Thirty-two-year-old tenor saxophonist Kamasi Washington has been playing for nearly two decades with 10-piece band West Coast Get Down. A little more than a year ago, they went into a Silver Lake studio and recorded six albums in 30 days.
Washington's contribution to that effort is called The Epic, a 171-minute, three-record set that includes a 32-piece orchestra and a 20-person choir. The orchestration is both written and conducted by Washington, and somehow fuses elements of jazz, soul, classical, hip-hop and even gospel.
Slated for a May release on Brainfeeder — the label of the city's titan underground DJ, Flying Lotus — The Epic cinematically tells the story of the band and their collective mission: to remove jazz from the shelf of relics.
“Jazz musicians of my age, we don't fit into the jazz world,” says Washington, who is large and serene. “What we are doing doesn't fit into their clubs.”
Flying Lotus recalls witnessing one of Washington's gigs at Hollywood's Piano Bar, where the West Coast Get Down has held a residency for three years.
“He just played the craziest shit, man. I mean, everything — the past, present, the future,” Flying Lotus says. “It's hard to find unique voices in this music. Especially in jazz, more so lately, everybody is trying to do the same shit. I don't want to hear 'My Favorite Things' any more.
“What I am hearing is a leader among artists.”
Like Washington, his band is mostly from South Los Angeles, and its members have been congregating in a backyard shack in Inglewood since they were barely teenagers.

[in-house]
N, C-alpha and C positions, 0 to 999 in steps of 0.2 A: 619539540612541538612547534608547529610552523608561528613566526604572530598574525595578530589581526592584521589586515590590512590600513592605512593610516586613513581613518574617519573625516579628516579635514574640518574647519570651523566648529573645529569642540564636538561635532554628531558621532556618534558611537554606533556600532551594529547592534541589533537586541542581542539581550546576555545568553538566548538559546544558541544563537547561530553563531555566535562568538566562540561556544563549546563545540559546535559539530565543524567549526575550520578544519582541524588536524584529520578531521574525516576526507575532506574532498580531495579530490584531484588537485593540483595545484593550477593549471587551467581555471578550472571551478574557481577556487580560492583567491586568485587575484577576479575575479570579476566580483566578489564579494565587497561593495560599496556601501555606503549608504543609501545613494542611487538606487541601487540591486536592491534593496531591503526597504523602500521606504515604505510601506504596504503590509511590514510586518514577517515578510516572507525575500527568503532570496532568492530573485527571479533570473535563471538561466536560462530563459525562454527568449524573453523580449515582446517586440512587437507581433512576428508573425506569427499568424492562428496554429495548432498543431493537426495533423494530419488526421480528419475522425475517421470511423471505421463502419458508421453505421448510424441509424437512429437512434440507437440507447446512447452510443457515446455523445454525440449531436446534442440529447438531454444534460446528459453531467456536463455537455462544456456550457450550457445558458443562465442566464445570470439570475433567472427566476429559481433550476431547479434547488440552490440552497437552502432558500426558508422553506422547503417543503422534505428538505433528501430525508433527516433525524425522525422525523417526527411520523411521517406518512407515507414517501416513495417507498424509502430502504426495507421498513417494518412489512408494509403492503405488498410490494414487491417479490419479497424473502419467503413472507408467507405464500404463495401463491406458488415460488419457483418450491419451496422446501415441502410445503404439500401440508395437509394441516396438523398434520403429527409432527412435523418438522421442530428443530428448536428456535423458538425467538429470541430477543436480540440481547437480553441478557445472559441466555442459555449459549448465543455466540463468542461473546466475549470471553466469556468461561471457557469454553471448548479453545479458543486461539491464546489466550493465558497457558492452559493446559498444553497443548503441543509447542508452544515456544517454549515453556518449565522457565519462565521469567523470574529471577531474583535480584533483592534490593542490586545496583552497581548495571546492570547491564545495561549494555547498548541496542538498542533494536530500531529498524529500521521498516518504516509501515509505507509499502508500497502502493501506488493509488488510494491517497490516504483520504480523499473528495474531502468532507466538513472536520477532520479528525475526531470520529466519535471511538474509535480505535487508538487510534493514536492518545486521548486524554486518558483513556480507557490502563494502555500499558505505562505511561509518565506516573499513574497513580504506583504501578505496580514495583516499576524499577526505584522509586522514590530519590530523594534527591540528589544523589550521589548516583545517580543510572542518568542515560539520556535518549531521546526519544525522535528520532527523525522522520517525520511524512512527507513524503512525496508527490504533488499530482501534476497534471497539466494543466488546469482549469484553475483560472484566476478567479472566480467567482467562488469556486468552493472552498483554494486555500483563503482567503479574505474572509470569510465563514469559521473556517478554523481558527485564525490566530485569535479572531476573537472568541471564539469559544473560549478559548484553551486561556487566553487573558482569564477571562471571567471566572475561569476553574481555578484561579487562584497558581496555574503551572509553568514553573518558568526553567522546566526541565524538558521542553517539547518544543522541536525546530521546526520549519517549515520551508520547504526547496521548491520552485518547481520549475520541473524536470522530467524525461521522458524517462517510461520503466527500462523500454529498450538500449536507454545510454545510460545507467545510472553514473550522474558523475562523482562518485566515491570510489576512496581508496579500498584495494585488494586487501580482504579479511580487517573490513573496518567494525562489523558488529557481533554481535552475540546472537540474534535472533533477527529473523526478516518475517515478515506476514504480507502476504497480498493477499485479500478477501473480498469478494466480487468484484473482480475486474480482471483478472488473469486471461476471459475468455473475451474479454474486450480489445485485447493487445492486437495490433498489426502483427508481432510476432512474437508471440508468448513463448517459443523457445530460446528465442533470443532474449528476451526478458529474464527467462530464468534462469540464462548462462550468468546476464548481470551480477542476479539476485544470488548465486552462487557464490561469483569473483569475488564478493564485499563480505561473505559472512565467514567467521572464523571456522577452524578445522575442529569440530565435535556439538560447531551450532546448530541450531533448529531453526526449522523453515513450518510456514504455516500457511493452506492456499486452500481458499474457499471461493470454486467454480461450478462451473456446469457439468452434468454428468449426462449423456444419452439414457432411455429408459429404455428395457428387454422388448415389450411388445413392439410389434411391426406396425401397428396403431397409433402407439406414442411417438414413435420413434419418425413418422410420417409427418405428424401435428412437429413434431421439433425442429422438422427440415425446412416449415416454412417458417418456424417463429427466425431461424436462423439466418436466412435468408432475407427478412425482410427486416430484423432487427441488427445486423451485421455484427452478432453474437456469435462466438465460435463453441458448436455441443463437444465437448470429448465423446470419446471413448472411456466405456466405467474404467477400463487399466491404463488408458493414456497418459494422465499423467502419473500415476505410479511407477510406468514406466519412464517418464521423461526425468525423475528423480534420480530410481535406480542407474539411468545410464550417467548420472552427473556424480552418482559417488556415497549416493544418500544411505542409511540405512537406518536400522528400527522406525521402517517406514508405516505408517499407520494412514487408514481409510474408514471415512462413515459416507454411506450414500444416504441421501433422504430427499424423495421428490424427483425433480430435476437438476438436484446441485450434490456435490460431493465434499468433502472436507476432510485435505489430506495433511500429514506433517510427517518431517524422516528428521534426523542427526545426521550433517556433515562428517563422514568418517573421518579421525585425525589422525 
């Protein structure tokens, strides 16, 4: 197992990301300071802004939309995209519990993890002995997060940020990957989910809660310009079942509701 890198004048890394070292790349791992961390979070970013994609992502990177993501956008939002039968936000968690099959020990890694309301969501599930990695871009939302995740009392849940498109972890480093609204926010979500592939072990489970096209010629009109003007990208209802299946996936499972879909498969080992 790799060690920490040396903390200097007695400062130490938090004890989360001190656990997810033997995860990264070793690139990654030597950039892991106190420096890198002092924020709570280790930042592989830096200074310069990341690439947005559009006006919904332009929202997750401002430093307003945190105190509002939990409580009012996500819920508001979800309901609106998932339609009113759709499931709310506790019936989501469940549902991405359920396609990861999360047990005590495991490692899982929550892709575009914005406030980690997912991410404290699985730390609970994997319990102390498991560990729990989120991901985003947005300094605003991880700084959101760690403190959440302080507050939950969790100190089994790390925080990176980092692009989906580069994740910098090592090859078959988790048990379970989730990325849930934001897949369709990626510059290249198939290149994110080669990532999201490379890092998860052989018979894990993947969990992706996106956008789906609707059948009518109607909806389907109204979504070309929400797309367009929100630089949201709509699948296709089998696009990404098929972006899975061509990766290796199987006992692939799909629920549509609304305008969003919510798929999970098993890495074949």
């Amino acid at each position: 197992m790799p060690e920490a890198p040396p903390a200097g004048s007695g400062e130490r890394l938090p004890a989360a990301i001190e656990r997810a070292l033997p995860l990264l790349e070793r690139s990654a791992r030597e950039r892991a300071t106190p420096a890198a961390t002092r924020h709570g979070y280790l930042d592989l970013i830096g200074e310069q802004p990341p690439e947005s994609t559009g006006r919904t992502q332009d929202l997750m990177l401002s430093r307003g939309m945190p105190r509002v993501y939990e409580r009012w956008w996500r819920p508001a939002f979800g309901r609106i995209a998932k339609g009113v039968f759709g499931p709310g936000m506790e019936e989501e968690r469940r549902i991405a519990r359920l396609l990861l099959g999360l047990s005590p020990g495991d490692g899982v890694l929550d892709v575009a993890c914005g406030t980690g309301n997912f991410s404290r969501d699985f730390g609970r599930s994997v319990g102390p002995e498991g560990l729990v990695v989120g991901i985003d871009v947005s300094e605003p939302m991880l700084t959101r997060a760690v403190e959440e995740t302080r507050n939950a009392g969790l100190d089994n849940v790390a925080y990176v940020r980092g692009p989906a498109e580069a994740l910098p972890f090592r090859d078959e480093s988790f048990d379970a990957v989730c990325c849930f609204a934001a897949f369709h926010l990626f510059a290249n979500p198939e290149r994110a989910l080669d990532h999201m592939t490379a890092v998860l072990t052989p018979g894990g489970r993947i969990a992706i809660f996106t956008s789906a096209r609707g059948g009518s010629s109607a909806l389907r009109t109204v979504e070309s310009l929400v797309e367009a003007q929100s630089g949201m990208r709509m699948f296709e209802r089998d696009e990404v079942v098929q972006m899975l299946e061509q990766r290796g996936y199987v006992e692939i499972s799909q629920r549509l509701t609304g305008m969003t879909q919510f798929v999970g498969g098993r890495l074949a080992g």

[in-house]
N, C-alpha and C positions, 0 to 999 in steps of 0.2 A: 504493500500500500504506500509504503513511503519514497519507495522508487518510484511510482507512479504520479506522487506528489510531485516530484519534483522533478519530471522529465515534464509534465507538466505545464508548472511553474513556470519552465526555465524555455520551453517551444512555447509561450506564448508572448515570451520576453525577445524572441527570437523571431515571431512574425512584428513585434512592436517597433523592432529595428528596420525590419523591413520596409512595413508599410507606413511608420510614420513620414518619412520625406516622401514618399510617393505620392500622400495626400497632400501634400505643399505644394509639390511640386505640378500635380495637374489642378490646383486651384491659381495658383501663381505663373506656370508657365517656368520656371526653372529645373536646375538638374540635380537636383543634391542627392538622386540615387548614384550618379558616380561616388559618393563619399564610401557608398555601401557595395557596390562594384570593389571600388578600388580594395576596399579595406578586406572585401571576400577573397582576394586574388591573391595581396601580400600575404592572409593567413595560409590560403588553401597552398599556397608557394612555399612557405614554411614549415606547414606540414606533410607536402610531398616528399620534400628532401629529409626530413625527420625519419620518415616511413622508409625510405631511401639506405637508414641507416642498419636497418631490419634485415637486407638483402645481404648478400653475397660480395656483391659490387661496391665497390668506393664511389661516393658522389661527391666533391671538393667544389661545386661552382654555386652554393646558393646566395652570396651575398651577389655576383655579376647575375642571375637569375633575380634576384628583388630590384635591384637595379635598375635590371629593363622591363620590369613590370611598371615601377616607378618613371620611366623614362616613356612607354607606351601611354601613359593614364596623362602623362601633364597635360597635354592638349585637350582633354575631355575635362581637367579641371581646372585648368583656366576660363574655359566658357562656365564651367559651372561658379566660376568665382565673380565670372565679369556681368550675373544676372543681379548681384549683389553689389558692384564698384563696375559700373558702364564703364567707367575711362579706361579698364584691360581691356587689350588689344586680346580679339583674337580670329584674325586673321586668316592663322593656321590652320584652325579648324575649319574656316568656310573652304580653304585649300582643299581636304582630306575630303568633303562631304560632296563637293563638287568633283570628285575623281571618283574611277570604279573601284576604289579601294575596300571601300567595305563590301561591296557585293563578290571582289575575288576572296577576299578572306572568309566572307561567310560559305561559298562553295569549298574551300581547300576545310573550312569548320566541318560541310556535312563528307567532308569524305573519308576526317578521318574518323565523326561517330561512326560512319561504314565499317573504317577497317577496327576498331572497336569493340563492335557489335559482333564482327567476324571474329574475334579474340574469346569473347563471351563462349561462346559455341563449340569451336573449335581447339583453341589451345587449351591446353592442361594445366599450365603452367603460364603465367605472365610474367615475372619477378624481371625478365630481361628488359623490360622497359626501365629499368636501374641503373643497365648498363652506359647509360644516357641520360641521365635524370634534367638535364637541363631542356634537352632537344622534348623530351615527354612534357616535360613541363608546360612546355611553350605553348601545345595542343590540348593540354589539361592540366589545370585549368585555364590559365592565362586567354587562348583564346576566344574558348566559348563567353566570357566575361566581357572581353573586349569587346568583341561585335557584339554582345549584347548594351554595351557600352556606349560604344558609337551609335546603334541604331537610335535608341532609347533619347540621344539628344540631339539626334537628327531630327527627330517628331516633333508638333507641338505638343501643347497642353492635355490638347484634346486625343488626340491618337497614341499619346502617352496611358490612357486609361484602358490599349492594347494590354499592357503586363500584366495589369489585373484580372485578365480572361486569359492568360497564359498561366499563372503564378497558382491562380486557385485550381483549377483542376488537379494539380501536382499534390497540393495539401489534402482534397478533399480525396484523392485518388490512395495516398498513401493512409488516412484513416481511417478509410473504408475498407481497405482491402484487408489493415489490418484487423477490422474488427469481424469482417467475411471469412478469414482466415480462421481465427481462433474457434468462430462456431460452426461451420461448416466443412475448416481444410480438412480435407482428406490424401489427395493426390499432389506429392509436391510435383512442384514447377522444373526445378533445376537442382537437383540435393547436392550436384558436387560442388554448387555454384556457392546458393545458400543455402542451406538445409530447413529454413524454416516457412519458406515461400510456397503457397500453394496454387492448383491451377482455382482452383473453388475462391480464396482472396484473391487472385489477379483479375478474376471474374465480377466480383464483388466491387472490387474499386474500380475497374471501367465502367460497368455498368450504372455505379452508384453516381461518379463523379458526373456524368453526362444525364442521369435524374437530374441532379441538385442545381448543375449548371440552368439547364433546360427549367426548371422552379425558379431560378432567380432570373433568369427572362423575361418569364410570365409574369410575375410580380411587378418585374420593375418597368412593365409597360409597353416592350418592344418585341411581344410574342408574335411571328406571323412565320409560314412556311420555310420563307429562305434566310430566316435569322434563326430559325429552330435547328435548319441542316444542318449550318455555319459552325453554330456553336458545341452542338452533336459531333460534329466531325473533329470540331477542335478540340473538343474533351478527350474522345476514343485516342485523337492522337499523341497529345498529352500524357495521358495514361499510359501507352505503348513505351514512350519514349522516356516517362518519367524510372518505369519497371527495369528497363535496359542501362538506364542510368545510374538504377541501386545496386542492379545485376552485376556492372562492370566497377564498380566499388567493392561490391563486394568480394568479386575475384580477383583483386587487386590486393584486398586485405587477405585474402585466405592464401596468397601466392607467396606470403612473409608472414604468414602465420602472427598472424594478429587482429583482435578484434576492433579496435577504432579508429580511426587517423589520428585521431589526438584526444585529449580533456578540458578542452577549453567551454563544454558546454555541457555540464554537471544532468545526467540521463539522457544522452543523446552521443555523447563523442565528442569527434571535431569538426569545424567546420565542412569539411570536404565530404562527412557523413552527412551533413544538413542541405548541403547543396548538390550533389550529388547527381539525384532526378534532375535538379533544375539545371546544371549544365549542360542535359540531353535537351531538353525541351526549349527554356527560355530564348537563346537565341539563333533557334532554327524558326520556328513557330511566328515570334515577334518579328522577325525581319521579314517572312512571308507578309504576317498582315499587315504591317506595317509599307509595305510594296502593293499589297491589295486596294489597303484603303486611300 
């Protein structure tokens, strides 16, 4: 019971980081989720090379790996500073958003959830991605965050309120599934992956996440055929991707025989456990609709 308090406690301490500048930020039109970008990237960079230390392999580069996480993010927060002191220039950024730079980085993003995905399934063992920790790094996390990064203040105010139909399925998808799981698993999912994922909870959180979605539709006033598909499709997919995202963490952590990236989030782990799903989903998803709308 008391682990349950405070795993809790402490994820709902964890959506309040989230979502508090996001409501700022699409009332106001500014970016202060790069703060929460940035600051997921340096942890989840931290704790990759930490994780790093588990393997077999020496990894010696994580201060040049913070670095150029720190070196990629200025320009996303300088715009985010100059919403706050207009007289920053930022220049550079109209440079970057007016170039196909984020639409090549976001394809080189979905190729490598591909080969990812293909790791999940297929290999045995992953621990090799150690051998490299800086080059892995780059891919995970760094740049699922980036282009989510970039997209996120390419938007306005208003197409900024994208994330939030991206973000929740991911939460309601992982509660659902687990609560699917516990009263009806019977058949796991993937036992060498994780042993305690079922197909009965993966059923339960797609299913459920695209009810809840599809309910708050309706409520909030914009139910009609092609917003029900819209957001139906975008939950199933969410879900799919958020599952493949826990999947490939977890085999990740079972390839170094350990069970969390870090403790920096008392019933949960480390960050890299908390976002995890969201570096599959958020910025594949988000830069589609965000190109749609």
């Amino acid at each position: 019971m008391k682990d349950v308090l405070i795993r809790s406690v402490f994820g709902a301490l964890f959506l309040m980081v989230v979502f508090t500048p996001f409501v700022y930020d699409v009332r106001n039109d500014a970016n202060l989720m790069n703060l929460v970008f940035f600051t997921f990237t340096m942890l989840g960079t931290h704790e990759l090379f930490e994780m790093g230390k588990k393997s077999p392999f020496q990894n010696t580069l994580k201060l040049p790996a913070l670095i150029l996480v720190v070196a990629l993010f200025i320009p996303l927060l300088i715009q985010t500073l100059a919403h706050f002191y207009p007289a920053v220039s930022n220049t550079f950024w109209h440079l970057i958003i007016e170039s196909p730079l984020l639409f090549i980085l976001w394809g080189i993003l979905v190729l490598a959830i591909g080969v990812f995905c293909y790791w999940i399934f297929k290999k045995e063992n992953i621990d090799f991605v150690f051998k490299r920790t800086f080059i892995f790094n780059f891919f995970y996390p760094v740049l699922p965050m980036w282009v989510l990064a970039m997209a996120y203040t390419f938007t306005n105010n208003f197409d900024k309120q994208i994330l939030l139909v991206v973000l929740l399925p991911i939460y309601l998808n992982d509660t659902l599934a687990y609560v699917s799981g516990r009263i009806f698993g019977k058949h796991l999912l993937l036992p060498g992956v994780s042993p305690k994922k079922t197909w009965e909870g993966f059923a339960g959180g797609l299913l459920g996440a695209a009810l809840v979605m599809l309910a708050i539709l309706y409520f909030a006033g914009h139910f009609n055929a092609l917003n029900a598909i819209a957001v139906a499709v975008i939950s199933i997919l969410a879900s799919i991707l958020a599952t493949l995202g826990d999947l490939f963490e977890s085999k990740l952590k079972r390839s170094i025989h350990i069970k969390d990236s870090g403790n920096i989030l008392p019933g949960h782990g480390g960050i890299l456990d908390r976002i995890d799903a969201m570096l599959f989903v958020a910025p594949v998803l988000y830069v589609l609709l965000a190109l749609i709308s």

“Nothing compares to these guys,” says Barbara Sealy, former West Coast director of the Thelonious Monk Institute of Jazz, who has championed them since they were high school freshman. “Nobody. I challenge any group to go out onstage with them and see if they can keep up with it.”
The band includes some of the most highly regarded young musicians on the planet, including bassist Thundercat and his brother, drummer Ronald Bruner Jr., as well as bassist Miles Mosley, drummer Tony Austin, keyboard player Brandon Coleman, pianist Cameron Graves and trombonist Ryan Porter. They make their living playing as sidemen for pop, jazz and hip-hop acts ranging from Rihanna to Stanley Clarke to Snoop Dogg.
But this work is a means to an end. Their passion is their own work, and performing in unlikely venues for musicians of their ilk, such as the Viper Room and the Piano Bar.
Washington and his brethren want to remake a genre that was born as an illicit music in New Orleans bordellos and has somehow morphed into something old and safe. They want to make it new, unexpected and dangerous again.
Kamasi Washington spent his childhood in South Central L.A. and Inglewood. It was the late 1980s and the area was engulfed in gang violence. He remembers finding a dead prostitute in his backyard.
“It's weird, when you grow up you don't feel like it's dangerous. It just feels like home,” he recalls. “You hear gunshots, you wouldn't wake up.”
He got drums for his second birthday, and Ronald Bruner was at the party. “I whooped Ronald, the one time we battled on drums,” Washington says. “He was 1.”
Both his parents were teachers and he was always a straight-A student. But Washington aspired to become a gangster, the symbol of power and cool in his neighborhood.
Because of his high test scores, he was sent to a middle school in West L.A. — the Los Angeles Center for Enriched Studies. Halfway through eighth grade, his cousin gave him a record by Lee Morgan, the hard-bop trumpeter, which changed everything. Somehow, the music reminded him of N.W.A.